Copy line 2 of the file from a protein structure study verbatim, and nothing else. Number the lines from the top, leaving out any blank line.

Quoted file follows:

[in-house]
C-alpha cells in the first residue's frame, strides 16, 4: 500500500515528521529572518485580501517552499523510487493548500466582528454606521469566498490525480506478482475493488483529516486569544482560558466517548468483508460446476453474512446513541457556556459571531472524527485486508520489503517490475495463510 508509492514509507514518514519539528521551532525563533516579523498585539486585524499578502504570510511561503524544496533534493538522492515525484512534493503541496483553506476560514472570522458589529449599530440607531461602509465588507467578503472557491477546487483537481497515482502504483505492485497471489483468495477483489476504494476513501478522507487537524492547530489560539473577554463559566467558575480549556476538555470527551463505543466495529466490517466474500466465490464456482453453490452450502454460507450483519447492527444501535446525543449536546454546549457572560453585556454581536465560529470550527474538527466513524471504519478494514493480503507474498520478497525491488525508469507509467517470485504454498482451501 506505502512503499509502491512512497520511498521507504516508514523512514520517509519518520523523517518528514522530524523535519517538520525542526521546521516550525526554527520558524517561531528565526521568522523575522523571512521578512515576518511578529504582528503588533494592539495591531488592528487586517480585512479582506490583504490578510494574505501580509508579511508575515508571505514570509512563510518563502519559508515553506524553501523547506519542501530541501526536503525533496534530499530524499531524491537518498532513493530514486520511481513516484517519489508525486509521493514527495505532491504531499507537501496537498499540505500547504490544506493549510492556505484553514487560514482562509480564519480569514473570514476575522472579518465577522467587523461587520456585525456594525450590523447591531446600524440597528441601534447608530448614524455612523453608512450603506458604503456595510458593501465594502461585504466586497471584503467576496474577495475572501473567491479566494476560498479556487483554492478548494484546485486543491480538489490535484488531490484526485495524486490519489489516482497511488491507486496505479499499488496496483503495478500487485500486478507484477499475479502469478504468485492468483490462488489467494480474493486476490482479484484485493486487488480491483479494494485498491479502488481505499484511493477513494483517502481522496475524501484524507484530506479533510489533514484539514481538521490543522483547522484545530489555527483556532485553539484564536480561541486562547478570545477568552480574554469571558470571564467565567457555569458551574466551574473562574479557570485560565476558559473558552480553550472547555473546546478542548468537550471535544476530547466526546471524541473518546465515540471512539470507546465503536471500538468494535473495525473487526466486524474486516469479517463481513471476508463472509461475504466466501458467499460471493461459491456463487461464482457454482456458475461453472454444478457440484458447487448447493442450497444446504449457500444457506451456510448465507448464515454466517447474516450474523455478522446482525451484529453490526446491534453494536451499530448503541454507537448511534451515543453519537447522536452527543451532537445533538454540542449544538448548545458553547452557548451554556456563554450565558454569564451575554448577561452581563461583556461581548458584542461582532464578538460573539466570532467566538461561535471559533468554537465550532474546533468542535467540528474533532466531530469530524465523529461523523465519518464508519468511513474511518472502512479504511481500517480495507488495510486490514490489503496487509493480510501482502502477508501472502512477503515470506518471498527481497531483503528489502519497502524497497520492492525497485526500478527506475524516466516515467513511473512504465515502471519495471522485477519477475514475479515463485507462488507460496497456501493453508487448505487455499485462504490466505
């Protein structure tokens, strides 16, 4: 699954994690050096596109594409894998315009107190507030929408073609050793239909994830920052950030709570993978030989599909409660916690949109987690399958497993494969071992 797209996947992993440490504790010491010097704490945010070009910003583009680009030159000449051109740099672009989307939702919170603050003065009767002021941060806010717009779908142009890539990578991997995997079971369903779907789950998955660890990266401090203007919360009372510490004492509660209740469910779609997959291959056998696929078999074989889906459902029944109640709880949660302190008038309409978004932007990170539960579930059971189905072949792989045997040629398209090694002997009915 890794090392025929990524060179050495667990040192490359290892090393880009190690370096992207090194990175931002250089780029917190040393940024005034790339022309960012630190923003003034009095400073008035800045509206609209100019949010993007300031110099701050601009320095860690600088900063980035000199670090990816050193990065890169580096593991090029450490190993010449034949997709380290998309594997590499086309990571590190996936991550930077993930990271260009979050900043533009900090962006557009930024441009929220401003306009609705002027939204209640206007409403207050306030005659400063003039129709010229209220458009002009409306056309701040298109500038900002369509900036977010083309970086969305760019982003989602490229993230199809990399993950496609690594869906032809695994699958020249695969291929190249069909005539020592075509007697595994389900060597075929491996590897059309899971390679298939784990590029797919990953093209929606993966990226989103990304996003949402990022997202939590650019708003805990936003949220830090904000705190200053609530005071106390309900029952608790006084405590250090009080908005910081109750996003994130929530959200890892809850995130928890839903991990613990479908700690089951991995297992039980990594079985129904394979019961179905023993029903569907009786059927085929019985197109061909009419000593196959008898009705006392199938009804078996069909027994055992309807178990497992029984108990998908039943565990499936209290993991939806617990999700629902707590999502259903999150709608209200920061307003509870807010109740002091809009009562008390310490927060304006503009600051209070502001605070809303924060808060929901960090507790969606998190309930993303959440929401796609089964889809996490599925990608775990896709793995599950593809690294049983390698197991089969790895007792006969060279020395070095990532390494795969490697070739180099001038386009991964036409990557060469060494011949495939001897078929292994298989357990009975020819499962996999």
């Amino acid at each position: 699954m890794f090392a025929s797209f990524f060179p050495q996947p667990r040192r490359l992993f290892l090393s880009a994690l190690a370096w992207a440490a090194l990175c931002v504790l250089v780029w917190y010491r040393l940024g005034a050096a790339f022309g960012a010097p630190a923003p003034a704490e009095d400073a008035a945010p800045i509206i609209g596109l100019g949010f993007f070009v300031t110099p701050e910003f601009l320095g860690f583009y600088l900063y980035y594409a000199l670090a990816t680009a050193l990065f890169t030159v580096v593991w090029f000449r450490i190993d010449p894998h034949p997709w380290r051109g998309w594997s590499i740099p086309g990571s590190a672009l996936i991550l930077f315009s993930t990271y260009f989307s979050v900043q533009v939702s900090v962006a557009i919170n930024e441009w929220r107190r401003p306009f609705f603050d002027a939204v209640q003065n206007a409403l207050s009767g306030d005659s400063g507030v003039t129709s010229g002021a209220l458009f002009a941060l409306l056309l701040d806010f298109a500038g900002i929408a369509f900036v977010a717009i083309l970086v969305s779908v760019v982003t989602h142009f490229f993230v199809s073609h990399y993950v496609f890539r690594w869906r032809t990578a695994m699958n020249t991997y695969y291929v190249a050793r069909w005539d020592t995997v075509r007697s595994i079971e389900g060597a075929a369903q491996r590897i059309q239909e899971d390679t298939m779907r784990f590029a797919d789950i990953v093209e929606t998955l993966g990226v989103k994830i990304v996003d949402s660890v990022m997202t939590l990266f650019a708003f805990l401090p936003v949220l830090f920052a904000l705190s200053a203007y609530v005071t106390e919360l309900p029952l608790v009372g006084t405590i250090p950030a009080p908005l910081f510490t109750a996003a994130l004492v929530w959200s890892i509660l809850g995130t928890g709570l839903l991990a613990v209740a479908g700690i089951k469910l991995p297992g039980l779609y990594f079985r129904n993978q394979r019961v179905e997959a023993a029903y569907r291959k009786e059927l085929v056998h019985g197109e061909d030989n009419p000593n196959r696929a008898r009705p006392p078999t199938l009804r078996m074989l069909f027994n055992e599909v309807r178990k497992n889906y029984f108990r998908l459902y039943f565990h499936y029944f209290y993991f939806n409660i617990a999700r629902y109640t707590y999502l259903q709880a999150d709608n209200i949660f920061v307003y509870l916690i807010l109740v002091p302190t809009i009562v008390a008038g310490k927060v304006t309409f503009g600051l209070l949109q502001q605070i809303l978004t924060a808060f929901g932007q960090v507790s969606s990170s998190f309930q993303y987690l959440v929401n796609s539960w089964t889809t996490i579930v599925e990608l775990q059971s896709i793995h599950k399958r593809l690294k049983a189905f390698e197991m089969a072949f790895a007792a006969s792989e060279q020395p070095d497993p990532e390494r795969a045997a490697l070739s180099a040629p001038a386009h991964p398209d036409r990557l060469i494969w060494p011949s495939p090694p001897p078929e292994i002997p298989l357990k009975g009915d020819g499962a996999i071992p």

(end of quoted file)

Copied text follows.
C-alpha cells in the first residue's frame, strides 16, 4: 500500500515528521529572518485580501517552499523510487493548500466582528454606521469566498490525480506478482475493488483529516486569544482560558466517548468483508460446476453474512446513541457556556459571531472524527485486508520489503517490475495463510 508509492514509507514518514519539528521551532525563533516579523498585539486585524499578502504570510511561503524544496533534493538522492515525484512534493503541496483553506476560514472570522458589529449599530440607531461602509465588507467578503472557491477546487483537481497515482502504483505492485497471489483468495477483489476504494476513501478522507487537524492547530489560539473577554463559566467558575480549556476538555470527551463505543466495529466490517466474500466465490464456482453453490452450502454460507450483519447492527444501535446525543449536546454546549457572560453585556454581536465560529470550527474538527466513524471504519478494514493480503507474498520478497525491488525508469507509467517470485504454498482451501 506505502512503499509502491512512497520511498521507504516508514523512514520517509519518520523523517518528514522530524523535519517538520525542526521546521516550525526554527520558524517561531528565526521568522523575522523571512521578512515576518511578529504582528503588533494592539495591531488592528487586517480585512479582506490583504490578510494574505501580509508579511508575515508571505514570509512563510518563502519559508515553506524553501523547506519542501530541501526536503525533496534530499530524499531524491537518498532513493530514486520511481513516484517519489508525486509521493514527495505532491504531499507537501496537498499540505500547504490544506493549510492556505484553514487560514482562509480564519480569514473570514476575522472579518465577522467587523461587520456585525456594525450590523447591531446600524440597528441601534447608530448614524455612523453608512450603506458604503456595510458593501465594502461585504466586497471584503467576496474577495475572501473567491479566494476560498479556487483554492478548494484546485486543491480538489490535484488531490484526485495524486490519489489516482497511488491507486496505479499499488496496483503495478500487485500486478507484477499475479502469478504468485492468483490462488489467494480474493486476490482479484484485493486487488480491483479494494485498491479502488481505499484511493477513494483517502481522496475524501484524507484530506479533510489533514484539514481538521490543522483547522484545530489555527483556532485553539484564536480561541486562547478570545477568552480574554469571558470571564467565567457555569458551574466551574473562574479557570485560565476558559473558552480553550472547555473546546478542548468537550471535544476530547466526546471524541473518546465515540471512539470507546465503536471500538468494535473495525473487526466486524474486516469479517463481513471476508463472509461475504466466501458467499460471493461459491456463487461464482457454482456458475461453472454444478457440484458447487448447493442450497444446504449457500444457506451456510448465507448464515454466517447474516450474523455478522446482525451484529453490526446491534453494536451499530448503541454507537448511534451515543453519537447522536452527543451532537445533538454540542449544538448548545458553547452557548451554556456563554450565558454569564451575554448577561452581563461583556461581548458584542461582532464578538460573539466570532467566538461561535471559533468554537465550532474546533468542535467540528474533532466531530469530524465523529461523523465519518464508519468511513474511518472502512479504511481500517480495507488495510486490514490489503496487509493480510501482502502477508501472502512477503515470506518471498527481497531483503528489502519497502524497497520492492525497485526500478527506475524516466516515467513511473512504465515502471519495471522485477519477475514475479515463485507462488507460496497456501493453508487448505487455499485462504490466505